"We've all seen hikers accomplishing great feats such as completing the Pacific Crest or Appalachian Trails and these stories inspire us to undertake more challenging or longer hikes," says Gregory Catalano, DPM, FACFAS, a Massachusetts-based foot and ankle surgeon and Fellow Member of the American College of Foot and Ankle Surgeons. "As the number of people hiking increases and they take on more challenging terrain, we are seeing an increase in injuries of all levels of hikers, from Achilles tendon and heel pain to more traumatic injuries including sprains and fractures of the foot and ankle."
Hiking-related injuries range from minor concerns, such as blisters and bruises, to more serious conditions, including stress fractures and ankle sprains. These complex hiking injuries may initially be assessed as less serious or even overlooked as an overuse injury that will repair itself. Some hikers first attempt to treat pain by modifying their walk or pace, or by switching shoes. While these kinds of modifications seem straightforward, they can actually contribute to complications and further injury.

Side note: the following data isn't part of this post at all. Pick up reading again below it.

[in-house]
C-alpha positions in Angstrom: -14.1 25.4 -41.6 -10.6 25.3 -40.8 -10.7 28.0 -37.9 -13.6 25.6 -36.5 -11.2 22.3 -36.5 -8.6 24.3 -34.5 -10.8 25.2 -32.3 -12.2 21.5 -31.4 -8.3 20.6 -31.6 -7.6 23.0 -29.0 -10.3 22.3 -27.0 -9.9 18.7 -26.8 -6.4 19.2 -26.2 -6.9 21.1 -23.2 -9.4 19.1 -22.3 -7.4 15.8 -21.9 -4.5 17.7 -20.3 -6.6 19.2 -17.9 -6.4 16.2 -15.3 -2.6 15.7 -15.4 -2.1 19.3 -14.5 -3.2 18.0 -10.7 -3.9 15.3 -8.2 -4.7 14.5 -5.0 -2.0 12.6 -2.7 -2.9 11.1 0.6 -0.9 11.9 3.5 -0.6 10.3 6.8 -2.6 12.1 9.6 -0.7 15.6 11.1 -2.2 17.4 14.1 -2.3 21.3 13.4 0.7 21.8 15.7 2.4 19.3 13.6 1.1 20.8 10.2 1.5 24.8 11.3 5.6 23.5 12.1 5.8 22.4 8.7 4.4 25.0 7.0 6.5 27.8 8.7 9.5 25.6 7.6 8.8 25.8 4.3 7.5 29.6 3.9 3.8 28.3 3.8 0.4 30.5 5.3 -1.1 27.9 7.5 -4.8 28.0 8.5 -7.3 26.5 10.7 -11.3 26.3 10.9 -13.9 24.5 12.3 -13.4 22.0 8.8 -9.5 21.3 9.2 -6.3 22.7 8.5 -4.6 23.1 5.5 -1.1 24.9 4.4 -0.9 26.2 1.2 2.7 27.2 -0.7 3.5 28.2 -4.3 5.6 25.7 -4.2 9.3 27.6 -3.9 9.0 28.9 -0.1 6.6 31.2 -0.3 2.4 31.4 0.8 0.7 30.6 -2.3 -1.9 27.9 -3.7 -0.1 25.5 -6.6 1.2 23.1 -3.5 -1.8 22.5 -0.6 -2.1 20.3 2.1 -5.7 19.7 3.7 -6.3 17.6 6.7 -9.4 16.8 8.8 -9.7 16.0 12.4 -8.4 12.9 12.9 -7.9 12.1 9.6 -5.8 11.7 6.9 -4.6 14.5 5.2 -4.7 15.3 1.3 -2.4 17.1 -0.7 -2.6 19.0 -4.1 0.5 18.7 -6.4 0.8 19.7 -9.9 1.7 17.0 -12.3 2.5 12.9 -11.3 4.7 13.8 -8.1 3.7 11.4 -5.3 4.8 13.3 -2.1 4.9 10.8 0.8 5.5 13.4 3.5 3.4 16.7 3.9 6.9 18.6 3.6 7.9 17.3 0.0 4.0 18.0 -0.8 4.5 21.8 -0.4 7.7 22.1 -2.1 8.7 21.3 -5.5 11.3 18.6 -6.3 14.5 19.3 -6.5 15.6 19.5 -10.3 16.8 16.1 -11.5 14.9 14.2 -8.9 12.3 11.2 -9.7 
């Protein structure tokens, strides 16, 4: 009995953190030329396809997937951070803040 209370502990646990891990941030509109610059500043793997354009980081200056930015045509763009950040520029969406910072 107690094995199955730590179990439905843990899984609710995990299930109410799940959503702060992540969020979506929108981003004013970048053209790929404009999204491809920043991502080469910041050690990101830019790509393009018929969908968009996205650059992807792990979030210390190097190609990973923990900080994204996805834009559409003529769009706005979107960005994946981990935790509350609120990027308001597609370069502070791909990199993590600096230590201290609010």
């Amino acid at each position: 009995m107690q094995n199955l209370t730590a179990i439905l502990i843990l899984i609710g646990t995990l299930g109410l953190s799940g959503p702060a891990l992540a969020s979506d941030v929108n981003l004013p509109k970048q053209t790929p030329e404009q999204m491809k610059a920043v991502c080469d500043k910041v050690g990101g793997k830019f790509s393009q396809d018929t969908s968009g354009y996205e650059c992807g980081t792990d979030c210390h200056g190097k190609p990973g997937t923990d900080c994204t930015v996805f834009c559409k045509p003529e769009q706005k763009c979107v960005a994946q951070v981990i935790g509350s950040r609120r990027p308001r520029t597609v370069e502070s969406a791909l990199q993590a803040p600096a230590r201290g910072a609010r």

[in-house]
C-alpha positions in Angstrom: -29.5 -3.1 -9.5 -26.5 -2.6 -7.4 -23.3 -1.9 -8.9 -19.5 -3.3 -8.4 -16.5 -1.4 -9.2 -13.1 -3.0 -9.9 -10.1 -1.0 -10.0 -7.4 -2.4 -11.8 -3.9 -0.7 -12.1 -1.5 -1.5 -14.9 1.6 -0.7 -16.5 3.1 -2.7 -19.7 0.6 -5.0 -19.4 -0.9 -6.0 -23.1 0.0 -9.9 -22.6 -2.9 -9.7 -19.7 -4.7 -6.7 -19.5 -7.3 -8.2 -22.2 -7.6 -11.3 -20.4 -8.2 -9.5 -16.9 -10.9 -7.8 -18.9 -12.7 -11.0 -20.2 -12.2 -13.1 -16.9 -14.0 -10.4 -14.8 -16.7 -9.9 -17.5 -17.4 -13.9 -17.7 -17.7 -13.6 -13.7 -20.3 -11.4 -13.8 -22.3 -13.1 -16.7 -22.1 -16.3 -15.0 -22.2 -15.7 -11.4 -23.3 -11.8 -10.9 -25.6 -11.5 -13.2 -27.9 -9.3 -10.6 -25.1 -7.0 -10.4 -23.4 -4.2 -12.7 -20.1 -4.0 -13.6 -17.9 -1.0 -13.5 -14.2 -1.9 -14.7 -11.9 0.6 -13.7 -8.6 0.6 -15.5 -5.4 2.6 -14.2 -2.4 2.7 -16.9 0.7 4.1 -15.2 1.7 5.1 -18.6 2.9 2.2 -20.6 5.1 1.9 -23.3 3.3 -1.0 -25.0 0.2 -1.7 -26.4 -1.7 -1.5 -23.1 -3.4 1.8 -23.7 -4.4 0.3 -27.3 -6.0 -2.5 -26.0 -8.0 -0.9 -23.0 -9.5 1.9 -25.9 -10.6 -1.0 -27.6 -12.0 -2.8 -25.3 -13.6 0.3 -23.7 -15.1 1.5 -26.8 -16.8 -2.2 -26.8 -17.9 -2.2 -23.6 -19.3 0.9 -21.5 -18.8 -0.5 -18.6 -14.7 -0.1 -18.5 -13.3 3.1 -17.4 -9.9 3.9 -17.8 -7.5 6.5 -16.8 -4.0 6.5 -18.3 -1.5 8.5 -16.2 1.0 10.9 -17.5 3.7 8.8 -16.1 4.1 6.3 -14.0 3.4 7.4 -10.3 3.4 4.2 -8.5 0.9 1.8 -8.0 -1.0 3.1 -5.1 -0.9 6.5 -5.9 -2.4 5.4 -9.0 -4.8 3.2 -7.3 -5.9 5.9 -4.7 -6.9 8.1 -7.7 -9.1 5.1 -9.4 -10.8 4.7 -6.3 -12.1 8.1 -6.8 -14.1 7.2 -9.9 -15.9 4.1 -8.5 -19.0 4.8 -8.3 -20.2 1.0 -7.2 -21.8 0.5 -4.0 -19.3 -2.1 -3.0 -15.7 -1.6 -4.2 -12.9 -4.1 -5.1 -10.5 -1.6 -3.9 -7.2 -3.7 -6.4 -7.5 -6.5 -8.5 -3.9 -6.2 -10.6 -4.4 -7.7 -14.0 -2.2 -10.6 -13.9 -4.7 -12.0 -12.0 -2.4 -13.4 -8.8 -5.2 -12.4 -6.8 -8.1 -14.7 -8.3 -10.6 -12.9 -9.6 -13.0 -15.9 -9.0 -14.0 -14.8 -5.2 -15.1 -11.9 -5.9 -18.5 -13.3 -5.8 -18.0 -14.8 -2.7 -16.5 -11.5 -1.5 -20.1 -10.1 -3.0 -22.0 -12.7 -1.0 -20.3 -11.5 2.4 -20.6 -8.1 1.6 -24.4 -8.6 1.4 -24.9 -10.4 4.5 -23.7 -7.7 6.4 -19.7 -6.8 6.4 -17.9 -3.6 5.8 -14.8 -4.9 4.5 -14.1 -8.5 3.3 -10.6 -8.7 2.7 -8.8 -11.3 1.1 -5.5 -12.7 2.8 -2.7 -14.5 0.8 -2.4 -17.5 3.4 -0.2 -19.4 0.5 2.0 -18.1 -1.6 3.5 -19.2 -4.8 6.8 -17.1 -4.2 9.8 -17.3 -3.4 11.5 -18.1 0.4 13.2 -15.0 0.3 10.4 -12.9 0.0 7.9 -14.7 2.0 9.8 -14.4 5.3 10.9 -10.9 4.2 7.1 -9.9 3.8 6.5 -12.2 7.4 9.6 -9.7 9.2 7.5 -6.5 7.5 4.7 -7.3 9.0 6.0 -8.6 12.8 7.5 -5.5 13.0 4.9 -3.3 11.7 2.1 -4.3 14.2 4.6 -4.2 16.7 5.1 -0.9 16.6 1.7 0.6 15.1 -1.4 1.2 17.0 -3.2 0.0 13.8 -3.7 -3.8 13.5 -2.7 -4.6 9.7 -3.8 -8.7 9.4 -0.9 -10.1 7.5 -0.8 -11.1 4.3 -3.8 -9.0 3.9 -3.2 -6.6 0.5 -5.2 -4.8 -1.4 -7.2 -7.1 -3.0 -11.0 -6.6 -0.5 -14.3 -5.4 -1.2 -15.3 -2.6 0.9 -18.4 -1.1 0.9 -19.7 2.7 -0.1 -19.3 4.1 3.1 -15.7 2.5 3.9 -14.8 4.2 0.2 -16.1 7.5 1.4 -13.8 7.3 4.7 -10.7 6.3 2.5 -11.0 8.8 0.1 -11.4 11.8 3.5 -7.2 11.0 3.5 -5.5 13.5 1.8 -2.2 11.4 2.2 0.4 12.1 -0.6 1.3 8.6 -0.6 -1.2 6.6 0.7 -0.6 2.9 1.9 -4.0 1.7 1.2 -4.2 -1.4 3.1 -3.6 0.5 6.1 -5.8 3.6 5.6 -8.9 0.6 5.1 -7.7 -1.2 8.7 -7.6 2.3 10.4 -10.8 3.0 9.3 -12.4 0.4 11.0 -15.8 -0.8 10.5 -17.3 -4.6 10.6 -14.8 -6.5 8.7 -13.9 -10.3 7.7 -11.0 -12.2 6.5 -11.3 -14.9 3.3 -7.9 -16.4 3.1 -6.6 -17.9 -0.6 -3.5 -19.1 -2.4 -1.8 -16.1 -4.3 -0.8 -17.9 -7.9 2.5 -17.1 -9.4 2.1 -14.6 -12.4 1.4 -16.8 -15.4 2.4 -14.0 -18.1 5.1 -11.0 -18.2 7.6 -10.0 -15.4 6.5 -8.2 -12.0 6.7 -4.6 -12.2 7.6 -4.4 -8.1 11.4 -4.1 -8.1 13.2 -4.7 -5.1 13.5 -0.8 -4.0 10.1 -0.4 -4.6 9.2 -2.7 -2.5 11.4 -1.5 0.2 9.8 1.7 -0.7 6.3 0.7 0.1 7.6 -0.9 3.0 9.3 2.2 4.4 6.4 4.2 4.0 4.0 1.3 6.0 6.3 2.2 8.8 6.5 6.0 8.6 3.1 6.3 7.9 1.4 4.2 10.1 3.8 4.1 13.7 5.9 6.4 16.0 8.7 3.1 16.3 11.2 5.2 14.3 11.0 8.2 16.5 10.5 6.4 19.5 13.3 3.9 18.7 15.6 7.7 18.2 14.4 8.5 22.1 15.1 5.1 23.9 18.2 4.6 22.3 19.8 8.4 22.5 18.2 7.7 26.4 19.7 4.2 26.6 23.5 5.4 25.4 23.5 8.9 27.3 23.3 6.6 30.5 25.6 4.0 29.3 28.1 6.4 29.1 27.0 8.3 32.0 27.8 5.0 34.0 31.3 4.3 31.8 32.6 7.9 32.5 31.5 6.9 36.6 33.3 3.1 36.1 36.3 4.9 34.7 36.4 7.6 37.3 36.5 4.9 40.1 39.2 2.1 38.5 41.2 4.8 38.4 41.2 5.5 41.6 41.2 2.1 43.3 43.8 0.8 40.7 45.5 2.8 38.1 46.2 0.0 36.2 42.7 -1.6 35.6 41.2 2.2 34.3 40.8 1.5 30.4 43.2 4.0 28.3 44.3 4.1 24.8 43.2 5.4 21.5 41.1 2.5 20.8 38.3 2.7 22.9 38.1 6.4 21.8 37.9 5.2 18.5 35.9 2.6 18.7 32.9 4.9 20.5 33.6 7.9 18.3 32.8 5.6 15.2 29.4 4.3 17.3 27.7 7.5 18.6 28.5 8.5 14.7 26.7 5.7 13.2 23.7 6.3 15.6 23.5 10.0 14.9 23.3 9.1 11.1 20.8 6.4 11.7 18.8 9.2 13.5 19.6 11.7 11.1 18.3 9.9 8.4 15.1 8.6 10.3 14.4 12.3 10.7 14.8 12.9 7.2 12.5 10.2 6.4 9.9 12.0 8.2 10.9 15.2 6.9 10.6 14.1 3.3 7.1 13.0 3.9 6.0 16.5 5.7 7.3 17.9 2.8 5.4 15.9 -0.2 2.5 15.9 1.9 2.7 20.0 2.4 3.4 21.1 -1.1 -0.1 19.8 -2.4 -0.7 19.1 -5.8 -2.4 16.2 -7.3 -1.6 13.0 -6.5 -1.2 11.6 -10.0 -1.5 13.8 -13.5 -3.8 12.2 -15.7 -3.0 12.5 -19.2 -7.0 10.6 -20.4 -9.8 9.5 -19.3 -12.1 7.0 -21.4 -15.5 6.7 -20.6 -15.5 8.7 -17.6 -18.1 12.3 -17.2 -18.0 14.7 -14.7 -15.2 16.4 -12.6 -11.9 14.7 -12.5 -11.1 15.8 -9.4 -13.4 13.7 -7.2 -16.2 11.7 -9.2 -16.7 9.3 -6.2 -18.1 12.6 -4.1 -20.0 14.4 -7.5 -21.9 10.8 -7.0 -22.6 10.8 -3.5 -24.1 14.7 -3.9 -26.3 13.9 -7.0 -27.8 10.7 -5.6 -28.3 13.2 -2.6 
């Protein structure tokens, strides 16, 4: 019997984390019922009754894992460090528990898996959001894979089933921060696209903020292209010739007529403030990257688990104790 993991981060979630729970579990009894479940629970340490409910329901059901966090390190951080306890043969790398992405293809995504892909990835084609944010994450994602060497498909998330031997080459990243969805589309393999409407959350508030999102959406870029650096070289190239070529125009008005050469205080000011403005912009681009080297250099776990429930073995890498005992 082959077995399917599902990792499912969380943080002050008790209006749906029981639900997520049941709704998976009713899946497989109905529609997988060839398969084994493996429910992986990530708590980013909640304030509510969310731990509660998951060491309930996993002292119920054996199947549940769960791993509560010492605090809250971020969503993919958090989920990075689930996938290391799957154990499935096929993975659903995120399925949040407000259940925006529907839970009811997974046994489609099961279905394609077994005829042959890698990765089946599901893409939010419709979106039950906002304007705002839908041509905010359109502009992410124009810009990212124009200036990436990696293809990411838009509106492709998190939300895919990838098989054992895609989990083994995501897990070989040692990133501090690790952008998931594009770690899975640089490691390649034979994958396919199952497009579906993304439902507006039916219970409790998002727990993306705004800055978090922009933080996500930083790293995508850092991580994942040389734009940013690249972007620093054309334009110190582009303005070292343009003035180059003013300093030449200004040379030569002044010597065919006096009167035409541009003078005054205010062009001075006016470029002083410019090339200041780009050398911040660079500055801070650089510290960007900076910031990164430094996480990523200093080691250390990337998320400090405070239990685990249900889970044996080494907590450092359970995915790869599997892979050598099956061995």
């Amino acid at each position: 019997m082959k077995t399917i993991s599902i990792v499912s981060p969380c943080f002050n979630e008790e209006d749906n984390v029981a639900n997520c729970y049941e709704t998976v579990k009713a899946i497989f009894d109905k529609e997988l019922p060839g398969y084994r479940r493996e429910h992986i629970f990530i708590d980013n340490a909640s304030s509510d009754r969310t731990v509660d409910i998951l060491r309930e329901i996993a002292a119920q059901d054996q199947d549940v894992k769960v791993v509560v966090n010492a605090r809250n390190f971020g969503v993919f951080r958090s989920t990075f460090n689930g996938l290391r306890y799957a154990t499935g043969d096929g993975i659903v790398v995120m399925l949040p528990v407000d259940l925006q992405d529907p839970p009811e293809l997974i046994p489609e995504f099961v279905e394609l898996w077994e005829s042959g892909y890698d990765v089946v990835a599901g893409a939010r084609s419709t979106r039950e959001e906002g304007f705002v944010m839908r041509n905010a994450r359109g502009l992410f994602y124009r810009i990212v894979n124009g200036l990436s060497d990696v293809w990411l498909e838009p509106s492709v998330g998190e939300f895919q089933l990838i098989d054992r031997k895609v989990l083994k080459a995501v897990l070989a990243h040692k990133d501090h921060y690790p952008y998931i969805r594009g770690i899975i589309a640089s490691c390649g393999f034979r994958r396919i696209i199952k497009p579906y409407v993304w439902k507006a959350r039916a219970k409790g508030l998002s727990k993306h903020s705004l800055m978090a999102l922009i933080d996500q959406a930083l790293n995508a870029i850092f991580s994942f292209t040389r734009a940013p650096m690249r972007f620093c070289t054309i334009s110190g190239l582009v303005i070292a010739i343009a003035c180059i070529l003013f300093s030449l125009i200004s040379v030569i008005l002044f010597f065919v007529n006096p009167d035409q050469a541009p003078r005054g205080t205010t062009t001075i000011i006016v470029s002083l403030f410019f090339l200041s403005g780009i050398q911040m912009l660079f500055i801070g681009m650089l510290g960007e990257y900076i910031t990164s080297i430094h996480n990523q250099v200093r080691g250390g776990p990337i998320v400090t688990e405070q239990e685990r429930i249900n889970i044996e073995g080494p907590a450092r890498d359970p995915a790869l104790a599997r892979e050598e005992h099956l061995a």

Careful preparation can help reduce the chance of injury and make it easier for professionals to treat when problems occur. ACFAS advises hikers to take a few key steps that can make an important difference:
- Protect toes from blisters and toenails from bruises by wearing proper fitting footwear.
- Select material for socks that wick away moisture and protect from the cold.
- Condition boots before setting out on a hike.
- Know the hiking route and options for accessing medical assistance.
- Carry supplies, such as bandages and wraps, to help immediately protect and stabilize injured feet and ankles.
For more on hiking safety and other foot and ankle health information, visit ACFAS' patient education website at FootHealthFacts.org.